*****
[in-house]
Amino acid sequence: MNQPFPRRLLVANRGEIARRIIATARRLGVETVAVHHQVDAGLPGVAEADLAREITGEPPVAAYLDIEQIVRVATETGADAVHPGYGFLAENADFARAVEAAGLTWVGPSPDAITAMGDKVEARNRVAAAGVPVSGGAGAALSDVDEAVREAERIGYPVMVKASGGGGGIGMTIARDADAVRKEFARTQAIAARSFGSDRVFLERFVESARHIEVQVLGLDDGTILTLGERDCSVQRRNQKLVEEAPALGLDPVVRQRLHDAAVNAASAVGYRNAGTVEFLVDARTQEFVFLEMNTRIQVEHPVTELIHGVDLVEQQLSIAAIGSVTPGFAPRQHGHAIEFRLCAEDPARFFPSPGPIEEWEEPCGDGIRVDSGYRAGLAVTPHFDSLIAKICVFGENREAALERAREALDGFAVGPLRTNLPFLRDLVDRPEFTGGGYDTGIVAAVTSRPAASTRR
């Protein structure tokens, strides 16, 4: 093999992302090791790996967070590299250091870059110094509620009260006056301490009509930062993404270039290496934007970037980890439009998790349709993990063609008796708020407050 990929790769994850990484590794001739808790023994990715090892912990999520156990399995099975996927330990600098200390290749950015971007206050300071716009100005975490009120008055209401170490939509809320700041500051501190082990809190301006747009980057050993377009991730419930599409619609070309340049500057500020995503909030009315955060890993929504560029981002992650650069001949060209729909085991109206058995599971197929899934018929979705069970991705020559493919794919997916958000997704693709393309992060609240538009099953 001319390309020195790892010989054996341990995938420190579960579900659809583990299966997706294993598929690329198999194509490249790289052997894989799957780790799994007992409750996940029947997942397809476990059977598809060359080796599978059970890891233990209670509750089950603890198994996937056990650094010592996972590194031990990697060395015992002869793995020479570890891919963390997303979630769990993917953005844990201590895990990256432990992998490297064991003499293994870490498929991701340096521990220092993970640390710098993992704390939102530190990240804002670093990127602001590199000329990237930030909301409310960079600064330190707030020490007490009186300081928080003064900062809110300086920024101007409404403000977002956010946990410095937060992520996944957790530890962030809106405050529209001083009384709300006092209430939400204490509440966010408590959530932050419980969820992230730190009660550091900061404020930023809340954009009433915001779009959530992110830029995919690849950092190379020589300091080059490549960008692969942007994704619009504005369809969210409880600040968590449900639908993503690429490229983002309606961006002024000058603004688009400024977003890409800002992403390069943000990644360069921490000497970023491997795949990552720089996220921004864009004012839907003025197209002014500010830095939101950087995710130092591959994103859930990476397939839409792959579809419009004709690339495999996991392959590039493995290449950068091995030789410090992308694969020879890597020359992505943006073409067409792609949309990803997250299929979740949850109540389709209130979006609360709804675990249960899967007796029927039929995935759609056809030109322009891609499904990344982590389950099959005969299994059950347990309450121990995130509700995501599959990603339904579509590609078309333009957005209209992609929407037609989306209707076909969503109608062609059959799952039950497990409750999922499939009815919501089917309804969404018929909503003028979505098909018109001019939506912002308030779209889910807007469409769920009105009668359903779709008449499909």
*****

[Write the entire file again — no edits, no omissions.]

[in-house]
Amino acid sequence: MNQPFPRRLLVANRGEIARRIIATARRLGVETVAVHHQVDAGLPGVAEADLAREITGEPPVAAYLDIEQIVRVATETGADAVHPGYGFLAENADFARAVEAAGLTWVGPSPDAITAMGDKVEARNRVAAAGVPVSGGAGAALSDVDEAVREAERIGYPVMVKASGGGGGIGMTIARDADAVRKEFARTQAIAARSFGSDRVFLERFVESARHIEVQVLGLDDGTILTLGERDCSVQRRNQKLVEEAPALGLDPVVRQRLHDAAVNAASAVGYRNAGTVEFLVDARTQEFVFLEMNTRIQVEHPVTELIHGVDLVEQQLSIAAIGSVTPGFAPRQHGHAIEFRLCAEDPARFFPSPGPIEEWEEPCGDGIRVDSGYRAGLAVTPHFDSLIAKICVFGENREAALERAREALDGFAVGPLRTNLPFLRDLVDRPEFTGGGYDTGIVAAVTSRPAASTRR
């Protein structure tokens, strides 16, 4: 093999992302090791790996967070590299250091870059110094509620009260006056301490009509930062993404270039290496934007970037980890439009998790349709993990063609008796708020407050 990929790769994850990484590794001739808790023994990715090892912990999520156990399995099975996927330990600098200390290749950015971007206050300071716009100005975490009120008055209401170490939509809320700041500051501190082990809190301006747009980057050993377009991730419930599409619609070309340049500057500020995503909030009315955060890993929504560029981002992650650069001949060209729909085991109206058995599971197929899934018929979705069970991705020559493919794919997916958000997704693709393309992060609240538009099953 001319390309020195790892010989054996341990995938420190579960579900659809583990299966997706294993598929690329198999194509490249790289052997894989799957780790799994007992409750996940029947997942397809476990059977598809060359080796599978059970890891233990209670509750089950603890198994996937056990650094010592996972590194031990990697060395015992002869793995020479570890891919963390997303979630769990993917953005844990201590895990990256432990992998490297064991003499293994870490498929991701340096521990220092993970640390710098993992704390939102530190990240804002670093990127602001590199000329990237930030909301409310960079600064330190707030020490007490009186300081928080003064900062809110300086920024101007409404403000977002956010946990410095937060992520996944957790530890962030809106405050529209001083009384709300006092209430939400204490509440966010408590959530932050419980969820992230730190009660550091900061404020930023809340954009009433915001779009959530992110830029995919690849950092190379020589300091080059490549960008692969942007994704619009504005369809969210409880600040968590449900639908993503690429490229983002309606961006002024000058603004688009400024977003890409800002992403390069943000990644360069921490000497970023491997795949990552720089996220921004864009004012839907003025197209002014500010830095939101950087995710130092591959994103859930990476397939839409792959579809419009004709690339495999996991392959590039493995290449950068091995030789410090992308694969020879890597020359992505943006073409067409792609949309990803997250299929979740949850109540389709209130979006609360709804675990249960899967007796029927039929995935759609056809030109322009891609499904990344982590389950099959005969299994059950347990309450121990995130509700995501599959990603339904579509590609078309333009957005209209992609929407037609989306209707076909969503109608062609059959799952039950497990409750999922499939009815919501089917309804969404018929909503003028979505098909018109001019939506912002308030779209889910807007469409769920009105009668359903779709008449499909």